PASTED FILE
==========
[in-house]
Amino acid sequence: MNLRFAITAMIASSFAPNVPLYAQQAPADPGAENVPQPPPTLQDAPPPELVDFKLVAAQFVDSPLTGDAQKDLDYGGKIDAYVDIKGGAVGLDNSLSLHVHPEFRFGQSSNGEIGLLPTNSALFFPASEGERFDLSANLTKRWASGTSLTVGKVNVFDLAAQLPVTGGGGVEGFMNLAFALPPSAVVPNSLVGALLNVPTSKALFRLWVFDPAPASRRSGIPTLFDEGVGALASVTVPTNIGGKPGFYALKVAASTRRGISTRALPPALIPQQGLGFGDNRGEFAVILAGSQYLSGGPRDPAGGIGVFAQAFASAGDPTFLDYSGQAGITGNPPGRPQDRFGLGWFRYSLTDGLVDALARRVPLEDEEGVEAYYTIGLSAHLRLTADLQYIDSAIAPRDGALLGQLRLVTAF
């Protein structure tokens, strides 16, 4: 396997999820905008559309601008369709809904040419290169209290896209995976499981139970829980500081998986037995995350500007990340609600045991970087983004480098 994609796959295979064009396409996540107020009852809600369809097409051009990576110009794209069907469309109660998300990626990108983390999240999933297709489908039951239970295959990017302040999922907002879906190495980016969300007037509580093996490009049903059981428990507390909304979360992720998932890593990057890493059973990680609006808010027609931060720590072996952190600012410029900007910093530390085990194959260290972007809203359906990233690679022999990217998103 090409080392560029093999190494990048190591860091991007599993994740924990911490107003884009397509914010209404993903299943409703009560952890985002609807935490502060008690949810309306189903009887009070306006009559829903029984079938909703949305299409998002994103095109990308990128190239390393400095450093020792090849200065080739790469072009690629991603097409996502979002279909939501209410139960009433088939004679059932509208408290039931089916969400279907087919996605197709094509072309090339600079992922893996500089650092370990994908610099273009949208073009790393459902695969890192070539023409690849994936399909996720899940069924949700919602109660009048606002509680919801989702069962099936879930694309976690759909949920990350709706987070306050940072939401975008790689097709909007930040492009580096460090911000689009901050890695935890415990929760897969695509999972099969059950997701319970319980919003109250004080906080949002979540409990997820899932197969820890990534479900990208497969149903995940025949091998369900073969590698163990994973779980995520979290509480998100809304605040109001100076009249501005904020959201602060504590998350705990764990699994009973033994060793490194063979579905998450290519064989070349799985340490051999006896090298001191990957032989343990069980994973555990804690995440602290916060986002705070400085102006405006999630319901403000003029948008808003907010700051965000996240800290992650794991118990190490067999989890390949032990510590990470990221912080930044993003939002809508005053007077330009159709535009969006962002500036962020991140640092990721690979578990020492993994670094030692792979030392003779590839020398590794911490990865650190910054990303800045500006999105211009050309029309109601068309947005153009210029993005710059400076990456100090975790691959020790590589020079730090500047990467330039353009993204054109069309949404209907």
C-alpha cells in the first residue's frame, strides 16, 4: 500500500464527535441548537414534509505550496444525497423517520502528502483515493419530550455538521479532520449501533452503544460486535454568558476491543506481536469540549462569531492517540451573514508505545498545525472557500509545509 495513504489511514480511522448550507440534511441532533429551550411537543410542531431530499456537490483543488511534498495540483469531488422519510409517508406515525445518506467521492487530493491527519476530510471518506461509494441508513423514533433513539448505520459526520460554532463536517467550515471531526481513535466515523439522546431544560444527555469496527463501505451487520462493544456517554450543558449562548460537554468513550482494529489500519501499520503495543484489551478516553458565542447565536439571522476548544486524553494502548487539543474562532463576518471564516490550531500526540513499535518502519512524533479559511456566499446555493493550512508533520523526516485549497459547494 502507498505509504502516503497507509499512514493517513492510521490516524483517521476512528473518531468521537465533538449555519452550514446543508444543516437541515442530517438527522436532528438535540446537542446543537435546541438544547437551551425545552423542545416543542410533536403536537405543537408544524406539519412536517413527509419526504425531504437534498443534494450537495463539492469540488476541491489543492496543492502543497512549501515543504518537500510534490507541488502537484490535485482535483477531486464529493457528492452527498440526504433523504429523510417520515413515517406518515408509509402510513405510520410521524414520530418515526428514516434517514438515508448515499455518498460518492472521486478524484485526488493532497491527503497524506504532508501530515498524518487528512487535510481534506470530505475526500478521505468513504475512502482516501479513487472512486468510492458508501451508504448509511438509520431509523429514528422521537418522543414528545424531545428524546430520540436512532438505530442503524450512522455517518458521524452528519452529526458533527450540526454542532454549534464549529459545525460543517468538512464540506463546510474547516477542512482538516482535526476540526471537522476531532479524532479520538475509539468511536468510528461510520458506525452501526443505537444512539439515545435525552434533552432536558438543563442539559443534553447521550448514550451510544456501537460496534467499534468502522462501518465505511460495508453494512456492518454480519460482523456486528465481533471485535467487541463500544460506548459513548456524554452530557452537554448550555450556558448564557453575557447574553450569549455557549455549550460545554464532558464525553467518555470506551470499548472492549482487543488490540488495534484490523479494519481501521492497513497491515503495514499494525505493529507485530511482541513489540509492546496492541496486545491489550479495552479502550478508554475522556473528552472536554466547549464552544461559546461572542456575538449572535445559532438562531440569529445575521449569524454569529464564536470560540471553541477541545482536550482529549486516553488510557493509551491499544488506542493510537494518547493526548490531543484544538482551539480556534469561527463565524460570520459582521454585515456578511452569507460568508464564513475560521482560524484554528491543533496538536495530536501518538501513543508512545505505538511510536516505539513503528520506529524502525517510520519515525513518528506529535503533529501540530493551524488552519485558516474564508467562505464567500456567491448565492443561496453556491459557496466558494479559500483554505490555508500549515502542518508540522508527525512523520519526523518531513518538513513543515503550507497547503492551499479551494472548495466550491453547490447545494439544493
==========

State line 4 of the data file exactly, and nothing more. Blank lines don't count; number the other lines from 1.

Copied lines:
C-alpha cells in the first residue's frame, strides 16, 4: 500500500464527535441548537414534509505550496444525497423517520502528502483515493419530550455538521479532520449501533452503544460486535454568558476491543506481536469540549462569531492517540451573514508505545498545525472557500509545509 495513504489511514480511522448550507440534511441532533429551550411537543410542531431530499456537490483543488511534498495540483469531488422519510409517508406515525445518506467521492487530493491527519476530510471518506461509494441508513423514533433513539448505520459526520460554532463536517467550515471531526481513535466515523439522546431544560444527555469496527463501505451487520462493544456517554450543558449562548460537554468513550482494529489500519501499520503495543484489551478516553458565542447565536439571522476548544486524553494502548487539543474562532463576518471564516490550531500526540513499535518502519512524533479559511456566499446555493493550512508533520523526516485549497459547494 502507498505509504502516503497507509499512514493517513492510521490516524483517521476512528473518531468521537465533538449555519452550514446543508444543516437541515442530517438527522436532528438535540446537542446543537435546541438544547437551551425545552423542545416543542410533536403536537405543537408544524406539519412536517413527509419526504425531504437534498443534494450537495463539492469540488476541491489543492496543492502543497512549501515543504518537500510534490507541488502537484490535485482535483477531486464529493457528492452527498440526504433523504429523510417520515413515517406518515408509509402510513405510520410521524414520530418515526428514516434517514438515508448515499455518498460518492472521486478524484485526488493532497491527503497524506504532508501530515498524518487528512487535510481534506470530505475526500478521505468513504475512502482516501479513487472512486468510492458508501451508504448509511438509520431509523429514528422521537418522543414528545424531545428524546430520540436512532438505530442503524450512522455517518458521524452528519452529526458533527450540526454542532454549534464549529459545525460543517468538512464540506463546510474547516477542512482538516482535526476540526471537522476531532479524532479520538475509539468511536468510528461510520458506525452501526443505537444512539439515545435525552434533552432536558438543563442539559443534553447521550448514550451510544456501537460496534467499534468502522462501518465505511460495508453494512456492518454480519460482523456486528465481533471485535467487541463500544460506548459513548456524554452530557452537554448550555450556558448564557453575557447574553450569549455557549455549550460545554464532558464525553467518555470506551470499548472492549482487543488490540488495534484490523479494519481501521492497513497491515503495514499494525505493529507485530511482541513489540509492546496492541496486545491489550479495552479502550478508554475522556473528552472536554466547549464552544461559546461572542456575538449572535445559532438562531440569529445575521449569524454569529464564536470560540471553541477541545482536550482529549486516553488510557493509551491499544488506542493510537494518547493526548490531543484544538482551539480556534469561527463565524460570520459582521454585515456578511452569507460568508464564513475560521482560524484554528491543533496538536495530536501518538501513543508512545505505538511510536516505539513503528520506529524502525517510520519515525513518528506529535503533529501540530493551524488552519485558516474564508467562505464567500456567491448565492443561496453556491459557496466558494479559500483554505490555508500549515502542518508540522508527525512523520519526523518531513518538513513543515503550507497547503492551499479551494472548495466550491453547490447545494439544493